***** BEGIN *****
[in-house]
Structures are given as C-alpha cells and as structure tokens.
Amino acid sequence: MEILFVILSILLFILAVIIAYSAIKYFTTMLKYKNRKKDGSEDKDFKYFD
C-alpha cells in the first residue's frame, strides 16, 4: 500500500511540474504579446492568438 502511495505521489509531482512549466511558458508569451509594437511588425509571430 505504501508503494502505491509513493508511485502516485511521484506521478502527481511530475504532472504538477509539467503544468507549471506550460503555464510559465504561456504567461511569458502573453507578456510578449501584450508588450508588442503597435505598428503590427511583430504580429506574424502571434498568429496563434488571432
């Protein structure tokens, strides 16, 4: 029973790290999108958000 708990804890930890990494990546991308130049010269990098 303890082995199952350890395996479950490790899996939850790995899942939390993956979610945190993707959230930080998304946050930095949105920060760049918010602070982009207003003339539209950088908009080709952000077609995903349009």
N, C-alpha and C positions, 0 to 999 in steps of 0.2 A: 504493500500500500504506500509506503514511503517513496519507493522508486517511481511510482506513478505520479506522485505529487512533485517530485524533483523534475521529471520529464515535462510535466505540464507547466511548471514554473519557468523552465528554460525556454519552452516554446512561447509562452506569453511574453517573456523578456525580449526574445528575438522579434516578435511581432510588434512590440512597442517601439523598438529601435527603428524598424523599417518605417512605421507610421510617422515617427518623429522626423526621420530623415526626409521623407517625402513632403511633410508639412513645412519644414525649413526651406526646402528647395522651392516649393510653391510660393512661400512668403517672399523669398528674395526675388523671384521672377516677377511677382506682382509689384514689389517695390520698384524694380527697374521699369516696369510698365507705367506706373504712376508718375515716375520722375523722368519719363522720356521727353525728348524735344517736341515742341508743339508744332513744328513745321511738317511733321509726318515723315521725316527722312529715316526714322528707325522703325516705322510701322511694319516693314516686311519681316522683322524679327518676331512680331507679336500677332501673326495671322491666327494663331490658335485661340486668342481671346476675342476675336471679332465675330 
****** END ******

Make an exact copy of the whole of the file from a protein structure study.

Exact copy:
[in-house]
Structures are given as C-alpha cells and as structure tokens.
Amino acid sequence: MEILFVILSILLFILAVIIAYSAIKYFTTMLKYKNRKKDGSEDKDFKYFD
C-alpha cells in the first residue's frame, strides 16, 4: 500500500511540474504579446492568438 502511495505521489509531482512549466511558458508569451509594437511588425509571430 505504501508503494502505491509513493508511485502516485511521484506521478502527481511530475504532472504538477509539467503544468507549471506550460503555464510559465504561456504567461511569458502573453507578456510578449501584450508588450508588442503597435505598428503590427511583430504580429506574424502571434498568429496563434488571432
């Protein structure tokens, strides 16, 4: 029973790290999108958000 708990804890930890990494990546991308130049010269990098 303890082995199952350890395996479950490790899996939850790995899942939390993956979610945190993707959230930080998304946050930095949105920060760049918010602070982009207003003339539209950088908009080709952000077609995903349009």
N, C-alpha and C positions, 0 to 999 in steps of 0.2 A: 504493500500500500504506500509506503514511503517513496519507493522508486517511481511510482506513478505520479506522485505529487512533485517530485524533483523534475521529471520529464515535462510535466505540464507547466511548471514554473519557468523552465528554460525556454519552452516554446512561447509562452506569453511574453517573456523578456525580449526574445528575438522579434516578435511581432510588434512590440512597442517601439523598438529601435527603428524598424523599417518605417512605421507610421510617422515617427518623429522626423526621420530623415526626409521623407517625402513632403511633410508639412513645412519644414525649413526651406526646402528647395522651392516649393510653391510660393512661400512668403517672399523669398528674395526675388523671384521672377516677377511677382506682382509689384514689389517695390520698384524694380527697374521699369516696369510698365507705367506706373504712376508718375515716375520722375523722368519719363522720356521727353525728348524735344517736341515742341508743339508744332513744328513745321511738317511733321509726318515723315521725316527722312529715316526714322528707325522703325516705322510701322511694319516693314516686311519681316522683322524679327518676331512680331507679336500677332501673326495671322491666327494663331490658335485661340486668342481671346476675342476675336471679332465675330 